Yo, Jan Nimmo, Glasgow Escocia, quiero saber dónde está José Eduardo Bartolo Tlatempa. Digital Collage: © Jan Nimmo
José Eduardo, the son of a bricklayer, comes from Tixtla, Guerrero and is a first year student at the Escuela Normal “Raul Isidros Burgos” in Ayotzinapa. He was 19 years old when he was disappeared alongside 42 of his fellow students on 26th September 2014 in Iguala. There is more background information on “Caso Iguala” and why I am making these artworks in a previous post.
I have translated the following from an article by Rosa Emilia Porras Lara for El Milenio Digital to give some background on José Eduardo’s family:
Mexico City, 6th October 2014
The mother of José Eduardo Bartolo Tlatempa asks, over and over again “Where is my son?”. None of her family dare to tell her that no one knows.
José Eduardo Bartolo Tlatempa, a first year student at the Normalista Teacher Training School in Ayotzinapa, Guerrero, is one of 43 students who were disappeared on 26th September 2014.
In an interview with El Milenio newspaper, Aunt Ana Celi tells of how Eduardo’s mum isn’t aware that her son has been disappeared.
“My sister is in hospital because she has cancer. She doesn’t know what’s happening, none of us dare tell her that Eduardo hasn’t appeared since he went to Iguala. She simply asks, “Where is my son?” to which we reply, “With us”.
Eduardo’s aunt was in Mexico City the previous Friday, as part of a delegation that was received by Luis Enrique Miranda, Vice-Secretary of the Interior Ministry, to ask for his support in the search to locate the whereabouts of students.
Ana Celi says that Eduardo left for school as usual on the 26th. He said he was going to Iguala to collect funds so that they could go on the march on the 2nd October (to commemorate the 1968 student massacre in Mexico City).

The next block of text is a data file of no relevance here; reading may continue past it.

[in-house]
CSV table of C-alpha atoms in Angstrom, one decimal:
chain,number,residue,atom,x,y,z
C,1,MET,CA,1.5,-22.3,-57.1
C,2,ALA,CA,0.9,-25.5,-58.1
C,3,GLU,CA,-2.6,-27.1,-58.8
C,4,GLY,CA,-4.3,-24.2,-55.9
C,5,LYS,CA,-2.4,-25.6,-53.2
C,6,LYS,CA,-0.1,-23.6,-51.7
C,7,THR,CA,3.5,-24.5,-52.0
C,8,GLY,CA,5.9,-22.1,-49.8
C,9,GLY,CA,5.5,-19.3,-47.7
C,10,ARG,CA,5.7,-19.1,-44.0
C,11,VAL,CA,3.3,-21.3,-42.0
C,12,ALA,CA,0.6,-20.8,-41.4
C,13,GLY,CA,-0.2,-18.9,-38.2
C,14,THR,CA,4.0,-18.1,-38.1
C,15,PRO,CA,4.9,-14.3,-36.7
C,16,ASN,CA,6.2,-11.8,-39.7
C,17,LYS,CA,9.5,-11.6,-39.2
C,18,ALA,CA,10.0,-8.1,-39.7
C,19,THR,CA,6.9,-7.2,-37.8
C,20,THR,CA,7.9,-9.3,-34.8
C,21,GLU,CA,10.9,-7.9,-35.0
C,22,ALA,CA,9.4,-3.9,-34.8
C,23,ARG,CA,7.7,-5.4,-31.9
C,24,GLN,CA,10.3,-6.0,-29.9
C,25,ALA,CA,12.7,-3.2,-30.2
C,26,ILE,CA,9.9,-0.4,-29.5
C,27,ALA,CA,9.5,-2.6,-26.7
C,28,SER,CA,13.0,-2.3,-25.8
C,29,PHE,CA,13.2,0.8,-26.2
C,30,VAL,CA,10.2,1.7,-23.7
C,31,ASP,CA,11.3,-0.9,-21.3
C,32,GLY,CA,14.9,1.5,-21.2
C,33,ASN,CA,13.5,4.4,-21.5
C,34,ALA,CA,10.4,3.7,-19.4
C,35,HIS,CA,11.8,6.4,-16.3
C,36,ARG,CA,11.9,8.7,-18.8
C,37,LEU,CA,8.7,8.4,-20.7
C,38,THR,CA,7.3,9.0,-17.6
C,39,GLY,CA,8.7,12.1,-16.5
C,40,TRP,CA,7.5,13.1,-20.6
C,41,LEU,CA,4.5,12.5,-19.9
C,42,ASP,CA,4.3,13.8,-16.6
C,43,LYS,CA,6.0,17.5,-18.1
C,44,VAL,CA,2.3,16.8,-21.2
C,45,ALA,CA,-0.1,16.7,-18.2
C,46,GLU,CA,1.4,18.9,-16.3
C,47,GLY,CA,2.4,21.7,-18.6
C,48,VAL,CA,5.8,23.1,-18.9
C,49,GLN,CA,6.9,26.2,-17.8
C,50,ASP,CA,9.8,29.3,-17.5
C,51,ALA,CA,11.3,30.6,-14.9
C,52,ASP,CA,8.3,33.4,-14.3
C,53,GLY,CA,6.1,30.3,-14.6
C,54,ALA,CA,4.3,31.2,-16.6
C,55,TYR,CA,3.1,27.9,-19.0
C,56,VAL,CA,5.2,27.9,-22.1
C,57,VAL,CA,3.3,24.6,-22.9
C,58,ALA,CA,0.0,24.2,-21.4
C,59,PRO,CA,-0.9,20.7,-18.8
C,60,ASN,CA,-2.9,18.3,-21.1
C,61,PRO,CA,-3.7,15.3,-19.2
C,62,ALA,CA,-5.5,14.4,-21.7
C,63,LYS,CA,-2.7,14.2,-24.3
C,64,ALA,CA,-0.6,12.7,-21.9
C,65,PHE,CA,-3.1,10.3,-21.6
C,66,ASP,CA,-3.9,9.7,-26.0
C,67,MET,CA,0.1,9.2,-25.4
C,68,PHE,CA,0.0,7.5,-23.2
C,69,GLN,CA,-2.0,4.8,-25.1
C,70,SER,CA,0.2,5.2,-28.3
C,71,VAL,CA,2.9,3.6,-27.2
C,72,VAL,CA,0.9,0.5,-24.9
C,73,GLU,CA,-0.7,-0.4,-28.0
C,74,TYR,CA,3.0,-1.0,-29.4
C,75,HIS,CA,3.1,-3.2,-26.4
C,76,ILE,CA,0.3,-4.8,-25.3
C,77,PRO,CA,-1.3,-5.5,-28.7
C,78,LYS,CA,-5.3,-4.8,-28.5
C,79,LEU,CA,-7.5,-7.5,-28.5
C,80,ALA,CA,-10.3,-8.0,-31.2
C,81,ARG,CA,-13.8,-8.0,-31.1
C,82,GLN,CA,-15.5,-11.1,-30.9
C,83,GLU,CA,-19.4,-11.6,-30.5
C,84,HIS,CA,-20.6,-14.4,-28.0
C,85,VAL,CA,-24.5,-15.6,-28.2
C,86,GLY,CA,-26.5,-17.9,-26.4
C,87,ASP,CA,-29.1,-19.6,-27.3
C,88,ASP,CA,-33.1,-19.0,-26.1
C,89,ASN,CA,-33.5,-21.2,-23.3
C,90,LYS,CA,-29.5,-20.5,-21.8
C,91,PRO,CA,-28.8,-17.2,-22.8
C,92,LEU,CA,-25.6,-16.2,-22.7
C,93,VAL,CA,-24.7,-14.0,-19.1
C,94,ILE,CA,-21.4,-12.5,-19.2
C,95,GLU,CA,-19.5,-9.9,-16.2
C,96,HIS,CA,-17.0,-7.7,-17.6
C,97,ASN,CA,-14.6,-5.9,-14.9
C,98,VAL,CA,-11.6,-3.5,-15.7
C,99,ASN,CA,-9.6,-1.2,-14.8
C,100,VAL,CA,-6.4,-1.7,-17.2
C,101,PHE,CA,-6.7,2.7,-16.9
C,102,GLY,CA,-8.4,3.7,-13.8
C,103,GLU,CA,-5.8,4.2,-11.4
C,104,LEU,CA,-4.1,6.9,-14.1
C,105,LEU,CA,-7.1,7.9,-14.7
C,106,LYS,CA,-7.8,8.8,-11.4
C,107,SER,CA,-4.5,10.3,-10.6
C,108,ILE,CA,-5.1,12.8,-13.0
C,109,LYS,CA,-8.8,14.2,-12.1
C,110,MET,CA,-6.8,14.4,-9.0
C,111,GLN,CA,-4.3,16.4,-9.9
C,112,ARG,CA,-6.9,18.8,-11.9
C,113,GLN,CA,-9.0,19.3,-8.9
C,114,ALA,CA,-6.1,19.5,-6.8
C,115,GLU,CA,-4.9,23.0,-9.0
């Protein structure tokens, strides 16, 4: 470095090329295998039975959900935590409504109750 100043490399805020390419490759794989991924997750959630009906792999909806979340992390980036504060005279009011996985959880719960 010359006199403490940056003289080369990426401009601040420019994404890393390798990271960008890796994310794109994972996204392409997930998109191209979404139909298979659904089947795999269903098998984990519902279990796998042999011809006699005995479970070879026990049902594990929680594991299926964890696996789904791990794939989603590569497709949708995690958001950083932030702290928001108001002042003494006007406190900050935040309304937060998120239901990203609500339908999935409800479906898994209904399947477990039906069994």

“Friday 26th was the last time we saw Eduardo. The plan was that they were going to communities around Iguala the following week, and for that reason they also needed money.”
Ana Celi, is sure that the municipal police started to follow the young students as soon as they started collecting money.
“The students who got away alive have said that the police followed them all the time and didn’t let them out of their sight, and when the students were leaving, the police attacked them with without any motive. Many of those who were injured are critically ill as they were shot in their vital organs and we want justice for them”.
Eduardo’s aunt directly accuses the municipal police in Iguala and also organised crime gangs for the disappearance of the students.
“Of course those who are involved in organised crime are behind this, as well as the Mayor of Iguala; they are all linked to one another. They have done this because it doesn’t suit them to have educated young people around.”
Ana Celi insists, “We know that they are alive, probably badly beaten and for that reason they don’t want to show them”.
Article ends. Original article in Spanish here.
Since then I understand that Eduardo’s mother’s cancer has been in remission. The whereabouts of the students is still unknown with one exception – Alexander Venancio Mora – whose remains were identified (from a 1cm fragment of bone and a molar found in Cocula) by Argentinian forensic scientists.
You can see a short video report with the families by James Fredrick for The Guardian here.